Emerging Issues in Security

TSA Plans to Impose the REAL ID Act in 2018

Effective January 22, 2018, air travelers with a driver’s license or identification (ID) card issued by a state that does not meet the requirements of the REAL ID Act may have to present an alternative form of identification acceptable to the Transportation Security Administration (TSA) in order to board a commercial domestic U.S. flight.

Michael Burrell / iStock / Getty Images Plus / Getty Images

Early next year, the TSA may not accept some state driver’s licenses that do not meet acceptable security standards under The REAL ID Act, a counterterrorism measure that followed 9/11. The law calls for states to issue driver’s licenses with more security features, such as scannable bar codes and digital photos. The more secure driver’s license pertains to accessing federal facilities and military bases, entering nuclear power plants, and boarding federally regulated commercial aircraft.

Unless a state has been granted an extension to comply with the Act, travelers in states that have not adopted the more secure driver’s licenses—known as REAL IDs—may not be able to present their current driver’s licenses at airports as acceptable ID after January 22, 2018. Passengers in states that have adopted the more secure driver’s licenses will not be affected by the change in 2018.

By 2020, all travelers must have ID in compliance with REAL ID, or they will not be allowed through TSA security checkpoints. Beginning October 1, 2020, every traveler will need a REAL ID-compliant license or state ID or another acceptable form of ID to fly within the United States, according to the Department of Homeland Security (DHS).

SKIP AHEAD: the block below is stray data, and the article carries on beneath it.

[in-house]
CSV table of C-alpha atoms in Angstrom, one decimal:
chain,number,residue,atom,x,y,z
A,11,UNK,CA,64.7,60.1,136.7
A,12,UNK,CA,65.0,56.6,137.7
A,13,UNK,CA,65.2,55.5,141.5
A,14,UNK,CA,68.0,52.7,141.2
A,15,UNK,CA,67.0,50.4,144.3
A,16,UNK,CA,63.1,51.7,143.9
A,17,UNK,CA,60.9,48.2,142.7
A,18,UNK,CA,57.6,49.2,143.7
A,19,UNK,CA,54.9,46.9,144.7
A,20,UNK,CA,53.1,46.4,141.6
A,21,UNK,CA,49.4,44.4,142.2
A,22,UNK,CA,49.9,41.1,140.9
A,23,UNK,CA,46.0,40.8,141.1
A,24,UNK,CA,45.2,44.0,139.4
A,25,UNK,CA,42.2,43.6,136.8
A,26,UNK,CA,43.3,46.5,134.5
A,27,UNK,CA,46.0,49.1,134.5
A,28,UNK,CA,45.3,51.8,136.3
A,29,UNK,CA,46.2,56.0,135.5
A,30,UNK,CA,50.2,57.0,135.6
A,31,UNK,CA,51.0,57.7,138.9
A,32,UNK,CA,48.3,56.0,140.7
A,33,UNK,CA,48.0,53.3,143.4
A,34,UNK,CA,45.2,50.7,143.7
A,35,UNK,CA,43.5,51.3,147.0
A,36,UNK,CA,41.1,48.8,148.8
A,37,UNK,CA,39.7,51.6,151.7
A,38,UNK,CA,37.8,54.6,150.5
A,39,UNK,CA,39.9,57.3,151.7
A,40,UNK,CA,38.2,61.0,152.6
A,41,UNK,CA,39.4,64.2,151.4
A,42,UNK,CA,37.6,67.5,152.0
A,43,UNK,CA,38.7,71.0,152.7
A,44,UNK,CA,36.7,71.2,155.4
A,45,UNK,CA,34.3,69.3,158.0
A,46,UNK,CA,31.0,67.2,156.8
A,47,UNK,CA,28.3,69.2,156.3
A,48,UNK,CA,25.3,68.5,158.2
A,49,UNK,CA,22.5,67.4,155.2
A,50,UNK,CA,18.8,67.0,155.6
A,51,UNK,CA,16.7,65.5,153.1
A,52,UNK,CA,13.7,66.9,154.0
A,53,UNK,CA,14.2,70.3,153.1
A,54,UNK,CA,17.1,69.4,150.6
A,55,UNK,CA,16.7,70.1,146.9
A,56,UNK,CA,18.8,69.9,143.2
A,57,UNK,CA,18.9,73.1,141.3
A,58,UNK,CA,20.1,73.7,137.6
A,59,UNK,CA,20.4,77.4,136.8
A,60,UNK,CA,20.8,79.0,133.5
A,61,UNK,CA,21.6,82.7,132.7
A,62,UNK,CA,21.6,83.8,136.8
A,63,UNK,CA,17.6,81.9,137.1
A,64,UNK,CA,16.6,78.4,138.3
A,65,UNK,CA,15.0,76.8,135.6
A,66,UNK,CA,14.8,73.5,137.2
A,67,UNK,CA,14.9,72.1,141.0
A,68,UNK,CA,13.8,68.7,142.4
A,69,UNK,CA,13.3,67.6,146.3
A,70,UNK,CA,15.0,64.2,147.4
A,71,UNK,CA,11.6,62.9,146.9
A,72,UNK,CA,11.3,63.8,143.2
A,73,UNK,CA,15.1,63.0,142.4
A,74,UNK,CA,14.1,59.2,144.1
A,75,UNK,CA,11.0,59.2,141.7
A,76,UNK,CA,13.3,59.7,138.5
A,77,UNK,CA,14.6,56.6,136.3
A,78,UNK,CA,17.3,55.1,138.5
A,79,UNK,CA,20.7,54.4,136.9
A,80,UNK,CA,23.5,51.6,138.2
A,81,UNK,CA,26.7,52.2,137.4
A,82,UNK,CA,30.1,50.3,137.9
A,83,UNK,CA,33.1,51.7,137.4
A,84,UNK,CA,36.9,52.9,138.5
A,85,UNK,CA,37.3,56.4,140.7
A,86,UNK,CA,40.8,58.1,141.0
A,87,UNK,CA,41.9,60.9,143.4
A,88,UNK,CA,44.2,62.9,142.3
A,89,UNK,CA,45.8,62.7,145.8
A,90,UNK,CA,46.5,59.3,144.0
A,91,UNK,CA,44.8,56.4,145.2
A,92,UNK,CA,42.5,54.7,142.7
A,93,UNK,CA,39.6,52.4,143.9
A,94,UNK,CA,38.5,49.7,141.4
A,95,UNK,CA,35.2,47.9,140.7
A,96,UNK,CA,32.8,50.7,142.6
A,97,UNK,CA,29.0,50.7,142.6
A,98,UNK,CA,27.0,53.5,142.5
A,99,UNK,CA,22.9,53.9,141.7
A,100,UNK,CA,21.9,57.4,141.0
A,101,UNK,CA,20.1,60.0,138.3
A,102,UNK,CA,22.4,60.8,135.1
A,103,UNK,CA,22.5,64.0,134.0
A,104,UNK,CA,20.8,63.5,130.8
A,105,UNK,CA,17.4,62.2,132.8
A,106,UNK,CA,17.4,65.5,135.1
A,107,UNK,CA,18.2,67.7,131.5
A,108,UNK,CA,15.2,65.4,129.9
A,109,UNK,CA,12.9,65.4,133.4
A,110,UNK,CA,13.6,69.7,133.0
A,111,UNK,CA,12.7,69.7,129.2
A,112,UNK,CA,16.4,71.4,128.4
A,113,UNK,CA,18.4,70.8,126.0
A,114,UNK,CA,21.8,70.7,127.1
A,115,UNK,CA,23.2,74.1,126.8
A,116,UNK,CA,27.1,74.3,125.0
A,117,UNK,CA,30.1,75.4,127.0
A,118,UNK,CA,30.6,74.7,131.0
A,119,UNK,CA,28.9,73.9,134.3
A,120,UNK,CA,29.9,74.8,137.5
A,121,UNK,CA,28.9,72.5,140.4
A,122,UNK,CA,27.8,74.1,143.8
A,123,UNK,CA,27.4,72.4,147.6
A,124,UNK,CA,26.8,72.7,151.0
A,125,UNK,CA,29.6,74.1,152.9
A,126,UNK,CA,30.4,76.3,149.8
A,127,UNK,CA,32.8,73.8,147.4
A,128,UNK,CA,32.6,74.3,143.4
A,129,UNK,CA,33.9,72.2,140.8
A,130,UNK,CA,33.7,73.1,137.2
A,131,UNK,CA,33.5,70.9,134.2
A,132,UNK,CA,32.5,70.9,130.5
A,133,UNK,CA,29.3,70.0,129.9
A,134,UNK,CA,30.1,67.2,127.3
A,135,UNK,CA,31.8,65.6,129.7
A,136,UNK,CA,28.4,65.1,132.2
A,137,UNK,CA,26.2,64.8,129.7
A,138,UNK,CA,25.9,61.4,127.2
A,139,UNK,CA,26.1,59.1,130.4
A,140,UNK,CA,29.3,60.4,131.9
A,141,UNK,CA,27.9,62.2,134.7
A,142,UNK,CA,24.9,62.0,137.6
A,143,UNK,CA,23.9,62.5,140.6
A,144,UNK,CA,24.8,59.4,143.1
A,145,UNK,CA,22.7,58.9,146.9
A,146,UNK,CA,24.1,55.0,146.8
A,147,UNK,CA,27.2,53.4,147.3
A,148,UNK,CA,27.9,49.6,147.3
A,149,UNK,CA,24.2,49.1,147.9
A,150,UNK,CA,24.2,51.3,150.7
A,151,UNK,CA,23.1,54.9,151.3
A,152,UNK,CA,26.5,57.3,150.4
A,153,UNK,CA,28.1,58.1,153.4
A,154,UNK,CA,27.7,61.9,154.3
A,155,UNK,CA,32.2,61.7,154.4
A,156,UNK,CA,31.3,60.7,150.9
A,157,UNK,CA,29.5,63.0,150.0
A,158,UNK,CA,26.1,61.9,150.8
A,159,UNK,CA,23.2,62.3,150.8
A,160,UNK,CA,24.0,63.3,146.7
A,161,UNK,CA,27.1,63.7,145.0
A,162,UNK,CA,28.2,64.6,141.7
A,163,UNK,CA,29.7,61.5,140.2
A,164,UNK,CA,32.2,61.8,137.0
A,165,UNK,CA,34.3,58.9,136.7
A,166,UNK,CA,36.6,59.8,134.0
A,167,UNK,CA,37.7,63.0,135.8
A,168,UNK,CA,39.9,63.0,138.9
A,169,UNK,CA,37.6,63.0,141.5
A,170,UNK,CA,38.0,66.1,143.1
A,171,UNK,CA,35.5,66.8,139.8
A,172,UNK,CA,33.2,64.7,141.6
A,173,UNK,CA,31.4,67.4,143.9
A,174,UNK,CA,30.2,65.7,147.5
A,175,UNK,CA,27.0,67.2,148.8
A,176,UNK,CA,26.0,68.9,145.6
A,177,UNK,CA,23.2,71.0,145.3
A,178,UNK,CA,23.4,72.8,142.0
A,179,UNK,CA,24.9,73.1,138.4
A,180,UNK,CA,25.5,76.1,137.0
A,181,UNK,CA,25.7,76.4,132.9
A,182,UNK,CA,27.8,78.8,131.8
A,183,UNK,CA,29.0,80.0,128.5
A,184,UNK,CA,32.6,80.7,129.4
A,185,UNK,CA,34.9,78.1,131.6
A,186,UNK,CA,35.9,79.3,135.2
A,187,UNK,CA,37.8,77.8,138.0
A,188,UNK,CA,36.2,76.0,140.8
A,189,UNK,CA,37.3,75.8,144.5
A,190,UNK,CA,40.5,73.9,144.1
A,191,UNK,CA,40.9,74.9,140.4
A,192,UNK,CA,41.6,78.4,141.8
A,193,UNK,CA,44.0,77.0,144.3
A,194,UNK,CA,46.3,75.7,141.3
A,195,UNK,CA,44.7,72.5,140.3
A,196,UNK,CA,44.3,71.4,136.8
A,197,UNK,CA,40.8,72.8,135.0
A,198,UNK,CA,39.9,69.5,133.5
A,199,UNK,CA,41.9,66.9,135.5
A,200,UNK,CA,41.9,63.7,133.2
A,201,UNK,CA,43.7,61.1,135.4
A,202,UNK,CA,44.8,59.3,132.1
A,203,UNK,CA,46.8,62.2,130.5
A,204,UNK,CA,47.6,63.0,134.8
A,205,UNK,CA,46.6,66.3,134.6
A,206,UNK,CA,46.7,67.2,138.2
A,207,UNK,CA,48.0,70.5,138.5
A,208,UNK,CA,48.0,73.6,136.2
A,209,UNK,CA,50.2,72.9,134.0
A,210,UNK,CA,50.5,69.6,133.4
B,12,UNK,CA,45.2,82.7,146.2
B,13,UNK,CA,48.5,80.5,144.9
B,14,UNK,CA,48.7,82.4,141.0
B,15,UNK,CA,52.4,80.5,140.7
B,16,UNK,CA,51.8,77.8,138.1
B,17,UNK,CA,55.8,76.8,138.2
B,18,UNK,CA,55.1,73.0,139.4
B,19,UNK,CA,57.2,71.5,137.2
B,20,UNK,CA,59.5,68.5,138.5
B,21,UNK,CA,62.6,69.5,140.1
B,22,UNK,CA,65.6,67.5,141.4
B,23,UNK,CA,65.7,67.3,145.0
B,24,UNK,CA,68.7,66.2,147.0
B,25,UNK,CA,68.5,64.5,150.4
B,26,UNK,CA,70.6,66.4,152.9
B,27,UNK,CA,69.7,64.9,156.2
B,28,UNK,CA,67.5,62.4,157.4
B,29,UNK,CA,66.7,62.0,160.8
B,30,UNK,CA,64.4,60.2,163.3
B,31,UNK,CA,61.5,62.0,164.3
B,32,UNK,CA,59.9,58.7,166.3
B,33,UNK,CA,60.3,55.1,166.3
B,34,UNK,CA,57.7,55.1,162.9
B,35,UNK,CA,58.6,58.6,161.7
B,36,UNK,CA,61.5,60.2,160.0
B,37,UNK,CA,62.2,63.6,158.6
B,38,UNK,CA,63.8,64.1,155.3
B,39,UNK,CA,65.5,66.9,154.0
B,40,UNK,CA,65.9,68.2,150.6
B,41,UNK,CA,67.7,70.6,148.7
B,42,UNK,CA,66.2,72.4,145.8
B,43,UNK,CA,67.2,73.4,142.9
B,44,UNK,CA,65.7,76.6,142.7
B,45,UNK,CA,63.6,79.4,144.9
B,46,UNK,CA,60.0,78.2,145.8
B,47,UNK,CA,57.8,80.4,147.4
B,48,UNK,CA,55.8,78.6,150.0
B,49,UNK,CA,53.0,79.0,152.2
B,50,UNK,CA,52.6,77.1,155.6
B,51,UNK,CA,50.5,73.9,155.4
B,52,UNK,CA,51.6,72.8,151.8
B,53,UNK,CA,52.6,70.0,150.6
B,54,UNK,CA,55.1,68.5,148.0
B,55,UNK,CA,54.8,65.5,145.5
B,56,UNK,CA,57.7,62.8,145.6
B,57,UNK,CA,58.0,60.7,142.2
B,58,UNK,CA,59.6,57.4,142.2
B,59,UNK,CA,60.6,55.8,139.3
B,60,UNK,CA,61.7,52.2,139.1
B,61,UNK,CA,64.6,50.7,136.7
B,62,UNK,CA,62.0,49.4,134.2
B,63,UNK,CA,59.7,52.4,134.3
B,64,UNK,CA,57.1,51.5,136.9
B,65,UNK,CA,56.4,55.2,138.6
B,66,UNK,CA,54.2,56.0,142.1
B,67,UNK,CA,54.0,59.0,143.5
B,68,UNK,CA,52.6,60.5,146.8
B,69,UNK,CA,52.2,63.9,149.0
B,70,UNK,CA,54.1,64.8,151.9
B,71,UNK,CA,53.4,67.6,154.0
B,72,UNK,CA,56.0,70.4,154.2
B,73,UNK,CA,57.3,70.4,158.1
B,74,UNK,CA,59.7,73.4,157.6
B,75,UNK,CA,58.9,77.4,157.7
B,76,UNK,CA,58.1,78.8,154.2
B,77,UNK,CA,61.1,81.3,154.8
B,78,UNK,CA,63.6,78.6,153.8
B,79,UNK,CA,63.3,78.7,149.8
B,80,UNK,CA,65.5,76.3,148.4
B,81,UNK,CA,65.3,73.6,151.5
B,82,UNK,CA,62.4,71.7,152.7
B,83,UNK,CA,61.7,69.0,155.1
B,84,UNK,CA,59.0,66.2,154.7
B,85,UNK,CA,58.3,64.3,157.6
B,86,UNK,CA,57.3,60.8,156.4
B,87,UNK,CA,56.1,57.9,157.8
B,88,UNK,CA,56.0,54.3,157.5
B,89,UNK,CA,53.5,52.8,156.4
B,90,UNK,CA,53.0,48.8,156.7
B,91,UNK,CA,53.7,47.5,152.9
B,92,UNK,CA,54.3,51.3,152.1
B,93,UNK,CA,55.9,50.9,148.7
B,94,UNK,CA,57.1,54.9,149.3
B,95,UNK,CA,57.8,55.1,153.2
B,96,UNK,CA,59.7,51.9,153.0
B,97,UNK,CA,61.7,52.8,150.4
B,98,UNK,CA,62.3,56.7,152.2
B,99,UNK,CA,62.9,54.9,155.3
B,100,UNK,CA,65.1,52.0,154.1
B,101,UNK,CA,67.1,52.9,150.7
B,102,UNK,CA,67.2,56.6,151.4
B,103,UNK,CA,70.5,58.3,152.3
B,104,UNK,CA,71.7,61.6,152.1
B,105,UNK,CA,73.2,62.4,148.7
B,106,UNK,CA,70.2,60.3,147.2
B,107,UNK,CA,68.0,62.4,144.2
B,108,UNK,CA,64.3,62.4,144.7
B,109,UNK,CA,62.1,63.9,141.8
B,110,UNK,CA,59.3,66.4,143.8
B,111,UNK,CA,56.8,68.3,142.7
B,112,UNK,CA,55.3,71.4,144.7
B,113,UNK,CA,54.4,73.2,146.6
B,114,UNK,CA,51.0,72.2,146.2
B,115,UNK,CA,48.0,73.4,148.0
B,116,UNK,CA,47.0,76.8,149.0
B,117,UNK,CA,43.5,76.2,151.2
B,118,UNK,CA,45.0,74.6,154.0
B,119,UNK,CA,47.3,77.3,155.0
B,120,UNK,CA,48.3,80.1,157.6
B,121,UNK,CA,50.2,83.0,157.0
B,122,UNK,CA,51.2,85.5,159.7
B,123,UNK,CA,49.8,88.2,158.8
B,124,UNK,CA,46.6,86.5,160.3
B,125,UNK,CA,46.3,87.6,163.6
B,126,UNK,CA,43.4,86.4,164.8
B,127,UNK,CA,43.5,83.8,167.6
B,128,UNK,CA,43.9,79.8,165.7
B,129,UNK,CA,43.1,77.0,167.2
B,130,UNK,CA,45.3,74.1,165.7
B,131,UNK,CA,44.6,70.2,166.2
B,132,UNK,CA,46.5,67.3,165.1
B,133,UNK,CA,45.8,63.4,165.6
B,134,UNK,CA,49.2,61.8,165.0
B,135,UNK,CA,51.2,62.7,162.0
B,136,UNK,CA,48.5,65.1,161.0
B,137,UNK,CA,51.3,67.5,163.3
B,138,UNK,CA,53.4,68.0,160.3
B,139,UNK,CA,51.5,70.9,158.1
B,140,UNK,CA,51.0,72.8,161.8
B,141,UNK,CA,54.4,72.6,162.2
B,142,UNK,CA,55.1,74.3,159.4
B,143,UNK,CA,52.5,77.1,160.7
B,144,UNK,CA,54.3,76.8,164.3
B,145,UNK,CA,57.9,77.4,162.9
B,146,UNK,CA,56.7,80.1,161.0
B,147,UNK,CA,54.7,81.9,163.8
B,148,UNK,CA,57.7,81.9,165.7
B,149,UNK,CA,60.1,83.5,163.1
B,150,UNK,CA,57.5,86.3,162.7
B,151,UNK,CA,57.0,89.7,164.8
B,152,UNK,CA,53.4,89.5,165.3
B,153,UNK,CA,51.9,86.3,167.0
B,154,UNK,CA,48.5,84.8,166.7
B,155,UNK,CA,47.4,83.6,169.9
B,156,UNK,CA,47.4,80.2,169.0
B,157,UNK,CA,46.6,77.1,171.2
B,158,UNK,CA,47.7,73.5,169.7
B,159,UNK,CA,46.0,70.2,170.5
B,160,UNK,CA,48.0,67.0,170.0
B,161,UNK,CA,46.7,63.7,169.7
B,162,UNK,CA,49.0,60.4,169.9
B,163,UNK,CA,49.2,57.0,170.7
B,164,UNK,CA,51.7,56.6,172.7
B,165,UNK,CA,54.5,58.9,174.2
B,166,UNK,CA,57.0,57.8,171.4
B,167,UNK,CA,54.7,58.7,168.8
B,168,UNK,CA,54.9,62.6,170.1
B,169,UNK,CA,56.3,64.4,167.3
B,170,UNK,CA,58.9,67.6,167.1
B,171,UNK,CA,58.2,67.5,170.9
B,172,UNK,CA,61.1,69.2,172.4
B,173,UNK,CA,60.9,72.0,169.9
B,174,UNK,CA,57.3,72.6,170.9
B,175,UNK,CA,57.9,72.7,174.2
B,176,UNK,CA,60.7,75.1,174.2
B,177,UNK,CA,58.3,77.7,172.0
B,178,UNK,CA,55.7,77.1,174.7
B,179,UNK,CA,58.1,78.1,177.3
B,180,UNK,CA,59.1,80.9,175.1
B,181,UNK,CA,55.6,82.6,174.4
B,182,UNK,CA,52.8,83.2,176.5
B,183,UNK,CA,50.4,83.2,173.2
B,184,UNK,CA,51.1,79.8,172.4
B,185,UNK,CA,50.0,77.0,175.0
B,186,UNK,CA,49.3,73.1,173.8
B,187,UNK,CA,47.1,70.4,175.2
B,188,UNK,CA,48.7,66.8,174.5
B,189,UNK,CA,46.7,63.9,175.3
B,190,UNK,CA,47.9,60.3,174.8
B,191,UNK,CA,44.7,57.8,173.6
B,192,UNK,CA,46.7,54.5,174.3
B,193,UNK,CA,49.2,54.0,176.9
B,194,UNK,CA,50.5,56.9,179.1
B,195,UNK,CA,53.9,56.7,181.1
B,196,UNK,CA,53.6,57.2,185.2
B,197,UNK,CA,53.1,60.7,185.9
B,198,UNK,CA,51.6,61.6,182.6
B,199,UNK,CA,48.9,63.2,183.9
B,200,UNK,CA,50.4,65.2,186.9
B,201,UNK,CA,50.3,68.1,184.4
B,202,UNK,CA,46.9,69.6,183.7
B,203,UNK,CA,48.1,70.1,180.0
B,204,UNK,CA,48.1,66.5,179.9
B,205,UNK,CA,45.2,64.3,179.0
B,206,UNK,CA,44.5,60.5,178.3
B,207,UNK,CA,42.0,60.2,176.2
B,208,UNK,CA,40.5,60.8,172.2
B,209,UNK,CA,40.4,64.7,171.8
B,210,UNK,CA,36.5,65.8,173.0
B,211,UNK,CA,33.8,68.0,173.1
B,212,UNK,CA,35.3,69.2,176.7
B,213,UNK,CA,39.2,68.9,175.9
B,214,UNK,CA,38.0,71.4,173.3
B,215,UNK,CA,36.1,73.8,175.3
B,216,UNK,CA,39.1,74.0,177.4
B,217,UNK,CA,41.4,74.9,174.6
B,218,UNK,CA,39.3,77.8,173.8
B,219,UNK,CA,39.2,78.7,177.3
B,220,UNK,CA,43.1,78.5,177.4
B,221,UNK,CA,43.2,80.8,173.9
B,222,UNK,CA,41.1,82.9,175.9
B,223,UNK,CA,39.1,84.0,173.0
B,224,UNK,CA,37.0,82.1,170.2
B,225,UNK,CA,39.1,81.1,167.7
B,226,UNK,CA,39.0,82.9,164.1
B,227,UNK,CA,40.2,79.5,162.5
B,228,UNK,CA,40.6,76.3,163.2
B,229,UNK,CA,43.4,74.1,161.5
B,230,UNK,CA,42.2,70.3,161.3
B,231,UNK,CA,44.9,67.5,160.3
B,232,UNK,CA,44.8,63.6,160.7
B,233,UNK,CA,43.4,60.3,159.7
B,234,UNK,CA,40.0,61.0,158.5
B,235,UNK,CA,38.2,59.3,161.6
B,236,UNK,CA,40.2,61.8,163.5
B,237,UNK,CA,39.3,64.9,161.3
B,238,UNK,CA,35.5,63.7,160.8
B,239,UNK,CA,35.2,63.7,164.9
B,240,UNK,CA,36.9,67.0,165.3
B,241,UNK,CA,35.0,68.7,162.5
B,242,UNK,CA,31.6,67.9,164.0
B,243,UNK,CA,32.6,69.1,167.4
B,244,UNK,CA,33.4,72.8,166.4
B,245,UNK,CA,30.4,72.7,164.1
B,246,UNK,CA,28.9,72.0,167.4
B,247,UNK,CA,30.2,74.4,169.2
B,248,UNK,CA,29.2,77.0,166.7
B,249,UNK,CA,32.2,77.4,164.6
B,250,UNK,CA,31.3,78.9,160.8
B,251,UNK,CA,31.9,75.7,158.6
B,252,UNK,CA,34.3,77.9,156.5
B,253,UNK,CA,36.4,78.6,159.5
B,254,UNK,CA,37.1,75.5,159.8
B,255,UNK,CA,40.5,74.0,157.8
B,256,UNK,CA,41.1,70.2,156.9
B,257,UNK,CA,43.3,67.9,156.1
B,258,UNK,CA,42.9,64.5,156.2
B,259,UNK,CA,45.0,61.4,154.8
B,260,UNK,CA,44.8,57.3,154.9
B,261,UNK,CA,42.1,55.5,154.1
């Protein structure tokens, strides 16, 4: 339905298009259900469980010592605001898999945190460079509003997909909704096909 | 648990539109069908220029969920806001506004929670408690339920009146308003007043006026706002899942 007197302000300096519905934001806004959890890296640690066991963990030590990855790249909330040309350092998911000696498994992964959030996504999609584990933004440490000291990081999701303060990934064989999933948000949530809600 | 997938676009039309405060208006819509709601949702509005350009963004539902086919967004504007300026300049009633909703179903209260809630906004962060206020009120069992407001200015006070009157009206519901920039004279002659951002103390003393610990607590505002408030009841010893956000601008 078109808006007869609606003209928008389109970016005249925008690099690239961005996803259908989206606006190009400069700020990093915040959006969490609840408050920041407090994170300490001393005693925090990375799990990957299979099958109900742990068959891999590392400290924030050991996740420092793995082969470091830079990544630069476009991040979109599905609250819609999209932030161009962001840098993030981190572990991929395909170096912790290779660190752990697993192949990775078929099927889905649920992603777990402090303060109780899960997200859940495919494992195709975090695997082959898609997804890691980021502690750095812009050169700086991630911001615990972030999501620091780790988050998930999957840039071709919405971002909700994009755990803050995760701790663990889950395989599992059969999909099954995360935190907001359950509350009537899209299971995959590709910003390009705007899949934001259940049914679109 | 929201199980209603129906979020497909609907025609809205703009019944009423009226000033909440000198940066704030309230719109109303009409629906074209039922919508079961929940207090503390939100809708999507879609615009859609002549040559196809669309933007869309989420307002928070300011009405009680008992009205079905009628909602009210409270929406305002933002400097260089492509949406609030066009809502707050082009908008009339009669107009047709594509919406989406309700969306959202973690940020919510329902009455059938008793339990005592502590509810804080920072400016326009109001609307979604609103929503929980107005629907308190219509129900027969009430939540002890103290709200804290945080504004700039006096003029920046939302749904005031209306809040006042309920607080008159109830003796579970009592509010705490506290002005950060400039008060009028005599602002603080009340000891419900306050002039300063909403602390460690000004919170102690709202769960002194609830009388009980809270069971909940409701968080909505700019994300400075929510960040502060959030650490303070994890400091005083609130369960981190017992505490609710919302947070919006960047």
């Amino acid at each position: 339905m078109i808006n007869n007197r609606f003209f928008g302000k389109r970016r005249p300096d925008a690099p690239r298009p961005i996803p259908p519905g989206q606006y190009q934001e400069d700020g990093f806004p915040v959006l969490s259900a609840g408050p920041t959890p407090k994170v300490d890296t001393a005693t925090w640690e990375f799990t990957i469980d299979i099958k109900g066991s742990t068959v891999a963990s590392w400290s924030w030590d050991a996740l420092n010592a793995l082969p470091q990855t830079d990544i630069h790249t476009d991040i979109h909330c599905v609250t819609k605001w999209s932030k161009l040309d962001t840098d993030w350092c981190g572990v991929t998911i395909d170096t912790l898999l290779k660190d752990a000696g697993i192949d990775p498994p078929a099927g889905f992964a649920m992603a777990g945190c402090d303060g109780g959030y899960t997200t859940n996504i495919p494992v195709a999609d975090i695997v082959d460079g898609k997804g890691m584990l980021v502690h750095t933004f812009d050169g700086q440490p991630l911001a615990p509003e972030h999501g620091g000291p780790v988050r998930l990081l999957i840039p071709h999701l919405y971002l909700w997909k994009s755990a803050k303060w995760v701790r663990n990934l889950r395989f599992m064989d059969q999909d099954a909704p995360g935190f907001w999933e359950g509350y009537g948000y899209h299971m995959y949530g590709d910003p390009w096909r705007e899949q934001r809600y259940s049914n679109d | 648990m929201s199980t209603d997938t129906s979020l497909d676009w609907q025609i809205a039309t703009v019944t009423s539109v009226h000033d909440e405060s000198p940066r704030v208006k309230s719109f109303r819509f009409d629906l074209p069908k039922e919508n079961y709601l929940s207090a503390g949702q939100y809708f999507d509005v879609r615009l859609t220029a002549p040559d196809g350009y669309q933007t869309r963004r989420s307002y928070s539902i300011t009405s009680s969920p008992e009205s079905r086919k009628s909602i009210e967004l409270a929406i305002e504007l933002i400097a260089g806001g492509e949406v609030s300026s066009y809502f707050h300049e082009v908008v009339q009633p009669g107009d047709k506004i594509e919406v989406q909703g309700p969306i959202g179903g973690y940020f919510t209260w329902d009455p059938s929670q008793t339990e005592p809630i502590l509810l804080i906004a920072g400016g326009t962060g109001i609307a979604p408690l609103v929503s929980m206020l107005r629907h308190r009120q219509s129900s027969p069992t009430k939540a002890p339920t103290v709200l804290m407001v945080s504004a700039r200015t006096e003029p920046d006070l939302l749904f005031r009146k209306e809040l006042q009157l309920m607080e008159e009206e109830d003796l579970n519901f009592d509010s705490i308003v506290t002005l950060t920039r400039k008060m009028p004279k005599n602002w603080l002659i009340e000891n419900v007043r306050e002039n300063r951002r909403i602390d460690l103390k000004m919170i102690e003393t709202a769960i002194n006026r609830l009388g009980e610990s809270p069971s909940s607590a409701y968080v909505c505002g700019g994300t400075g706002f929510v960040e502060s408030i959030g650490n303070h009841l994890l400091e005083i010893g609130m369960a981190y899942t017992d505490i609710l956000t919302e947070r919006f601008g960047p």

The DHS and TSA said they plan to begin enforcing the post-9/11 law next year that directs federal agencies to accept only state-issued identifications that meet the federal security standards. The REAL ID Act, passed by Congress in 2005, enacted the 9/11 Commission’s recommendation that the federal government “set standards for the issuance of sources of identification, such as driver’s licenses.”

Enforcement of the REAL ID Act

If your state is compliant:

  • You may continue to use your state-issued driver’s license or ID to fly in the United States until October 1, 2020. Beginning October 1, 2020, you may only use a REAL ID-compliant driver’s license or ID or another acceptable form of identification for domestic air travel.

If your state is not compliant:

  • Beginning January 22, 2018, you may continue to use your state-issued driver’s license or ID for domestic air travel only if your state has been granted an extension to the compliance deadline by the DHS. If your state has not been granted an extension by the DHS, you may not use your state-issued driver’s license or ID for domestic air travel. Beginning October 1, 2020, you may not use your state-issued driver’s license or ID for domestic air travel.

According to the DHS, many states have either adopted the more secure driver’s licenses or are working on new, compliant driver’s licenses. Some states have been granted extensions to make their licenses compliant, and others have yet to make their driver’s licenses compliant with the new federal standard.

Signs have been placed near checkpoints in some airports to notify passengers of the changing requirements. Regardless of the outcome, within a little over 2 years, all passengers without REAL IDs will have to present other forms of identification at TSA checkpoints. Passports or other approved forms of federal identification, such as a border-crossing card, U.S. military ID, TSA Pre-Check, or Global Entry card can be used as an alternative.